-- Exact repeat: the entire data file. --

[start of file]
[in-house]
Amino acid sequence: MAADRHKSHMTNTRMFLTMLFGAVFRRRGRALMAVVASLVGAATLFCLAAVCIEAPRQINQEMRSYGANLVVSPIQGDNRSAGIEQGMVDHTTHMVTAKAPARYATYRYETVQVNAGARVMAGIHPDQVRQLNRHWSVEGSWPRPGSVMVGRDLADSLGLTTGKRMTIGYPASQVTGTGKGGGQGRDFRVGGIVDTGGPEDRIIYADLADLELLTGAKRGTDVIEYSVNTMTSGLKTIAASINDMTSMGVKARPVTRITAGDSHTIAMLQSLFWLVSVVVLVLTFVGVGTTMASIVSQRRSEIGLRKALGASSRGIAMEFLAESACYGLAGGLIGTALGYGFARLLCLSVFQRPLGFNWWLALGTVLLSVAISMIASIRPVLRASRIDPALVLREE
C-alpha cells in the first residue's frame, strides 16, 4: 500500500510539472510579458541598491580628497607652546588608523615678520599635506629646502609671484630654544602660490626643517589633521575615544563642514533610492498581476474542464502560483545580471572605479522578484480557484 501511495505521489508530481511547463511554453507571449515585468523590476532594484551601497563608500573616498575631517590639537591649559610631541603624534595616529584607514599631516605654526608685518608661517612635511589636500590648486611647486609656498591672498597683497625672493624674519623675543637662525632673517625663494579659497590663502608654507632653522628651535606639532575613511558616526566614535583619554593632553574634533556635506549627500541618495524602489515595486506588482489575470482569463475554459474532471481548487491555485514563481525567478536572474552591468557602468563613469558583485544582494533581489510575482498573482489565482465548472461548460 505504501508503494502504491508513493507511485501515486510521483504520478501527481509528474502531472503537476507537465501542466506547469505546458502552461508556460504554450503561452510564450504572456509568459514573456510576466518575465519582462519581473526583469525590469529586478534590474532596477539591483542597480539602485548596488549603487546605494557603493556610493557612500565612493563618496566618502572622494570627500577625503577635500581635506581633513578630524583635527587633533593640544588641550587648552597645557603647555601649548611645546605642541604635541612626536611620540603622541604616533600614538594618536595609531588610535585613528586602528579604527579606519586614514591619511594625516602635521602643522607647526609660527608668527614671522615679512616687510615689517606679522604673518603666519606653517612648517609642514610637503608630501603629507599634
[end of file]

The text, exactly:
[in-house]
Amino acid sequence: MAADRHKSHMTNTRMFLTMLFGAVFRRRGRALMAVVASLVGAATLFCLAAVCIEAPRQINQEMRSYGANLVVSPIQGDNRSAGIEQGMVDHTTHMVTAKAPARYATYRYETVQVNAGARVMAGIHPDQVRQLNRHWSVEGSWPRPGSVMVGRDLADSLGLTTGKRMTIGYPASQVTGTGKGGGQGRDFRVGGIVDTGGPEDRIIYADLADLELLTGAKRGTDVIEYSVNTMTSGLKTIAASINDMTSMGVKARPVTRITAGDSHTIAMLQSLFWLVSVVVLVLTFVGVGTTMASIVSQRRSEIGLRKALGASSRGIAMEFLAESACYGLAGGLIGTALGYGFARLLCLSVFQRPLGFNWWLALGTVLLSVAISMIASIRPVLRASRIDPALVLREE
C-alpha cells in the first residue's frame, strides 16, 4: 500500500510539472510579458541598491580628497607652546588608523615678520599635506629646502609671484630654544602660490626643517589633521575615544563642514533610492498581476474542464502560483545580471572605479522578484480557484 501511495505521489508530481511547463511554453507571449515585468523590476532594484551601497563608500573616498575631517590639537591649559610631541603624534595616529584607514599631516605654526608685518608661517612635511589636500590648486611647486609656498591672498597683497625672493624674519623675543637662525632673517625663494579659497590663502608654507632653522628651535606639532575613511558616526566614535583619554593632553574634533556635506549627500541618495524602489515595486506588482489575470482569463475554459474532471481548487491555485514563481525567478536572474552591468557602468563613469558583485544582494533581489510575482498573482489565482465548472461548460 505504501508503494502504491508513493507511485501515486510521483504520478501527481509528474502531472503537476507537465501542466506547469505546458502552461508556460504554450503561452510564450504572456509568459514573456510576466518575465519582462519581473526583469525590469529586478534590474532596477539591483542597480539602485548596488549603487546605494557603493556610493557612500565612493563618496566618502572622494570627500577625503577635500581635506581633513578630524583635527587633533593640544588641550587648552597645557603647555601649548611645546605642541604635541612626536611620540603622541604616533600614538594618536595609531588610535585613528586602528579604527579606519586614514591619511594625516602635521602643522607647526609660527608668527614671522615679512616687510615689517606679522604673518603666519606653517612648517609642514610637503608630501603629507599634